27-square-kilometre solar farm tops an ever-expanding roll call of supersized symbols that underline China’s determination to transform itself from climate villain to green superpower.

    Built at a cost of about 6bn yuan (£721.3m) and in almost constant expansion since construction began in 2013, Longyangxia now has the capacity to produce a massive 850MW of power”

    https://www.theguardian.com/environment/2017/jan/19/china-builds-worlds-biggest-solar-farm-in-journey-to-become-green-superpower

    No mention it’s actually a solar PV–hydro hybrid system.

    “The Longyangxia PV plant has a capacity of 320 MW and covers a 9 km2 area. It is connected directly to one of the turbine units by a 330 kV transmission line. As one of the largest solar PV stations in the world, without the balancing power of the Longyangxia hydro turbine, this could pose a serious problem for the stability of the grid.

    While the use of small amounts of intermittent power has little effect on grid operations, larger penetration of variable power can affect the grid’s ability to operate as required.

    The hydropower station employs quick–response turbines, which smooths the output curve of the PV power, caused by natural fluctuations in sunlight due to cloud cover and time of day.”

    https://www.hydropower.org/blog/case-study-solar-pv–hydro-hybrid-system-at-longyangxia-china

    • AlecM permalink
      February 18, 2017 11:57 am

      Correct: China’s renewables are used in areas without access to their National Grids.

      We are apparently intent of destroying our National Grid to emulate China.

  2. HotScot permalink
    February 18, 2017 11:48 am

    Yet more fake, distorted, biased news from the lefty, green, humanity haters.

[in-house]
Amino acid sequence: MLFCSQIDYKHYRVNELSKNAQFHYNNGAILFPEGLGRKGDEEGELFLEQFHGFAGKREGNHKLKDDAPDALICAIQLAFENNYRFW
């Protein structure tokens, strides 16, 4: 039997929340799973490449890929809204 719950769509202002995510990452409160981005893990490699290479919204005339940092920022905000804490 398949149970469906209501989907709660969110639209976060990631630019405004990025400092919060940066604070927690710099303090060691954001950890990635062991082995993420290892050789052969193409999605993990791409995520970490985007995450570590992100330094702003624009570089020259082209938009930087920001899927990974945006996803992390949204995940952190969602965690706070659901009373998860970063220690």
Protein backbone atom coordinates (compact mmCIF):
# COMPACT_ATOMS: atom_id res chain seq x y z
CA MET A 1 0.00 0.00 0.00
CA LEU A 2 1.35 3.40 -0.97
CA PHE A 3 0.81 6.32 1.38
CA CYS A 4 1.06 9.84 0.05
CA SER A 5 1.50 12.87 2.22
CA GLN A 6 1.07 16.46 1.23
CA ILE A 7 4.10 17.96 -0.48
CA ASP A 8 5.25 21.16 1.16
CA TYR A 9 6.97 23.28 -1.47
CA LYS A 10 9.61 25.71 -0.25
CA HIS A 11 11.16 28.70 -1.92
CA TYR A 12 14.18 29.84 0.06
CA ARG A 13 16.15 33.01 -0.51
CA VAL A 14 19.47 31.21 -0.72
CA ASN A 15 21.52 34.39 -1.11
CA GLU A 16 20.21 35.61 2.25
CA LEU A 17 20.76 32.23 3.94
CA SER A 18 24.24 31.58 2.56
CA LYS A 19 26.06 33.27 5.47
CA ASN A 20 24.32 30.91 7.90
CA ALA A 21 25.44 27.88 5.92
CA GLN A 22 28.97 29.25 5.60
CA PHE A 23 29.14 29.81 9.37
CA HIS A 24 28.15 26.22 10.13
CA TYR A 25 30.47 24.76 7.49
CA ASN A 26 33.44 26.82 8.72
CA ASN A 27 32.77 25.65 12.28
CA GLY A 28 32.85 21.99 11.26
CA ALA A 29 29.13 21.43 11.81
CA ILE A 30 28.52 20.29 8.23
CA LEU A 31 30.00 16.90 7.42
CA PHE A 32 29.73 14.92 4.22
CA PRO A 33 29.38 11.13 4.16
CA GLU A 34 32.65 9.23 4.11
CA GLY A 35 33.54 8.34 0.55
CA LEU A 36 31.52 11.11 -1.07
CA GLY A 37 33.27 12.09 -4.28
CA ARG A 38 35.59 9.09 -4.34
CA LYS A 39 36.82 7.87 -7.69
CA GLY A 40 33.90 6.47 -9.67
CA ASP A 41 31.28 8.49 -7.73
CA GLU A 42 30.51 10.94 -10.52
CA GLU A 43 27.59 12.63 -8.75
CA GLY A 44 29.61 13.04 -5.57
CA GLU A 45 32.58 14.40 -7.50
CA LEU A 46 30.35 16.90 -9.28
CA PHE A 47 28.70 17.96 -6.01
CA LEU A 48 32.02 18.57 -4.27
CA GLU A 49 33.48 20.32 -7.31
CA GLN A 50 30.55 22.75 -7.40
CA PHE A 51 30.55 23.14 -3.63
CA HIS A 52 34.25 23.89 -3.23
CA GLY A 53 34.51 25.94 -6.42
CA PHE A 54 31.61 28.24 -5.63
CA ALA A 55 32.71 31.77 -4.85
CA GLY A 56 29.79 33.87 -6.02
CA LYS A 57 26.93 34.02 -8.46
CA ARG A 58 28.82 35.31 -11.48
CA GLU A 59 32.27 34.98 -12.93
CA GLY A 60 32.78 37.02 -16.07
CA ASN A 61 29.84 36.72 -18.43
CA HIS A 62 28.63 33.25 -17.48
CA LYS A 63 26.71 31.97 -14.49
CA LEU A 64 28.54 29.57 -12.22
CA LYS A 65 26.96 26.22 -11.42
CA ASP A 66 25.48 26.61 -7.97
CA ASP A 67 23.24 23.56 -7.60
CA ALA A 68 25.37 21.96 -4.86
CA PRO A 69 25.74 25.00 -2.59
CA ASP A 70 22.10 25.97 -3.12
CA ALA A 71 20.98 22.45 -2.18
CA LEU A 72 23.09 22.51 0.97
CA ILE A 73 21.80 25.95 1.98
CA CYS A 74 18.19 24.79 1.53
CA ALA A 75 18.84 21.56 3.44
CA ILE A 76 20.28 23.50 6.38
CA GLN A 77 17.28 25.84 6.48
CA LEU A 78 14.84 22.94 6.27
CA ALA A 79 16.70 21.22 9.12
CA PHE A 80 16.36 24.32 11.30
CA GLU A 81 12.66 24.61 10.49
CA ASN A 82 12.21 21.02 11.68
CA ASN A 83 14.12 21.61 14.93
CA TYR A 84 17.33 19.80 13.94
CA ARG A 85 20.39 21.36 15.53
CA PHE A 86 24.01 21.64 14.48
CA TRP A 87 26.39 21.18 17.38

3. Jack Broughton permalink
    February 18, 2017 12:11 pm

    Combining unreliables and storage is a winner. The unreliable should pump water to the store in my view; easy with wind. This makes the storage independent of the unreliable source so that the unreliable is an occasional bonus.

    Could fill Dinorwig with floating solar panels and windmills to balance-out demand and supply. The 20% availability would not matter, however, the cost per kW installed would have to be increased to allow for the inefficiency of storage, i.e. about 60% round-trip.

  4. February 18, 2017 12:17 pm

    Lesson 1 of Renewable Hype 101: take the biggest renewable number you can find, and compare it with the smallest number you can find. Academics are expert at this, many make a good living by comparing renewables with … ZERO, as in many papers that establish that with greater geographical diversity you eventually get a non-zero minimum output, but failing to mention that larger areas tend to contain more consumers.

    UK academics are world leaders in this field, despite a finite land area. A recent paper I saw was all about how going further offshore would reduce wind power lulls. The wind is always blowing somewhere … in the Atlantic Ocean.

    Pass Go and collect your next grant.

  5. A C Osborn permalink
    February 18, 2017 12:56 pm

    They fail to mention that Hydro makes a much larger contribution and has had a much larger increase and that Nuclear was almost as large and increase as wind, which is of course Baseload, not intermittent like wind & solar.

  6. February 18, 2017 2:08 pm

    Have a look at the other chart – aggregated data for the six Nations.

    Wind is 3-4% of total output for those six countries (no sign of Japan?). Coal is near 70%.

  7. markl permalink
    February 18, 2017 4:51 pm

    And that is why people are calling out fake news. Nothing more than propaganda and it’s catching up with the MSM.